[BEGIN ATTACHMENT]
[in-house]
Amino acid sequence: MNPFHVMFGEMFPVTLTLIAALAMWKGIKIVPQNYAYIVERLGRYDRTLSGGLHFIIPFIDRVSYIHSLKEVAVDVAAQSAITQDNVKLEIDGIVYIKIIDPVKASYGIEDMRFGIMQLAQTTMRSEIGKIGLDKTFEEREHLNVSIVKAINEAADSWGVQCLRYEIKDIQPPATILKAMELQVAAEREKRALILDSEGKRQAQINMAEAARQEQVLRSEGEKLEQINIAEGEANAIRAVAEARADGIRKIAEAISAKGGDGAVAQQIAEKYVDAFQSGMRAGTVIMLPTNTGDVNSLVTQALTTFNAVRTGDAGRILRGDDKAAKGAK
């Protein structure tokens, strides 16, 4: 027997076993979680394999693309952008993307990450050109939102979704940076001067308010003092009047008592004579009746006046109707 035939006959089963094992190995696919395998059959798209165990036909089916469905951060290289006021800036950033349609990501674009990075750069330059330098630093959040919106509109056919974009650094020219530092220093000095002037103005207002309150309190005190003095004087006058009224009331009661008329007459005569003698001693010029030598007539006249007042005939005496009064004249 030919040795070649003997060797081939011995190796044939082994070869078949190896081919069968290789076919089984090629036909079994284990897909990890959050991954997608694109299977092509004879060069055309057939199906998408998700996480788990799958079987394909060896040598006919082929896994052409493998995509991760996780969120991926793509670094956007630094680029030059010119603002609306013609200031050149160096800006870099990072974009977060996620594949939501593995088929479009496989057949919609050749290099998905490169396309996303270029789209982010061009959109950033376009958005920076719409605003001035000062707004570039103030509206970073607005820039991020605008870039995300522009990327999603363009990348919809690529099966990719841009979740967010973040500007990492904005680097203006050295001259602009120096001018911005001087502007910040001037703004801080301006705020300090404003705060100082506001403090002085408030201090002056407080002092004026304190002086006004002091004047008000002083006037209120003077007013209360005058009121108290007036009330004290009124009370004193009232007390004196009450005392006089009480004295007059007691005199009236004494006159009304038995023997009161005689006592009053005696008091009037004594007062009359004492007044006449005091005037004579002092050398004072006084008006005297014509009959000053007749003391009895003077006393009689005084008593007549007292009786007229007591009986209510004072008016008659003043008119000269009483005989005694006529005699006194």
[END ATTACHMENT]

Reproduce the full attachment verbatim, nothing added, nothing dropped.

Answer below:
[in-house]
Amino acid sequence: MNPFHVMFGEMFPVTLTLIAALAMWKGIKIVPQNYAYIVERLGRYDRTLSGGLHFIIPFIDRVSYIHSLKEVAVDVAAQSAITQDNVKLEIDGIVYIKIIDPVKASYGIEDMRFGIMQLAQTTMRSEIGKIGLDKTFEEREHLNVSIVKAINEAADSWGVQCLRYEIKDIQPPATILKAMELQVAAEREKRALILDSEGKRQAQINMAEAARQEQVLRSEGEKLEQINIAEGEANAIRAVAEARADGIRKIAEAISAKGGDGAVAQQIAEKYVDAFQSGMRAGTVIMLPTNTGDVNSLVTQALTTFNAVRTGDAGRILRGDDKAAKGAK
């Protein structure tokens, strides 16, 4: 027997076993979680394999693309952008993307990450050109939102979704940076001067308010003092009047008592004579009746006046109707 035939006959089963094992190995696919395998059959798209165990036909089916469905951060290289006021800036950033349609990501674009990075750069330059330098630093959040919106509109056919974009650094020219530092220093000095002037103005207002309150309190005190003095004087006058009224009331009661008329007459005569003698001693010029030598007539006249007042005939005496009064004249 030919040795070649003997060797081939011995190796044939082994070869078949190896081919069968290789076919089984090629036909079994284990897909990890959050991954997608694109299977092509004879060069055309057939199906998408998700996480788990799958079987394909060896040598006919082929896994052409493998995509991760996780969120991926793509670094956007630094680029030059010119603002609306013609200031050149160096800006870099990072974009977060996620594949939501593995088929479009496989057949919609050749290099998905490169396309996303270029789209982010061009959109950033376009958005920076719409605003001035000062707004570039103030509206970073607005820039991020605008870039995300522009990327999603363009990348919809690529099966990719841009979740967010973040500007990492904005680097203006050295001259602009120096001018911005001087502007910040001037703004801080301006705020300090404003705060100082506001403090002085408030201090002056407080002092004026304190002086006004002091004047008000002083006037209120003077007013209360005058009121108290007036009330004290009124009370004193009232007390004196009450005392006089009480004295007059007691005199009236004494006159009304038995023997009161005689006592009053005696008091009037004594007062009359004492007044006449005091005037004579002092050398004072006084008006005297014509009959000053007749003391009895003077006393009689005084008593007549007292009786007229007591009986209510004072008016008659003043008119000269009483005989005694006529005699006194």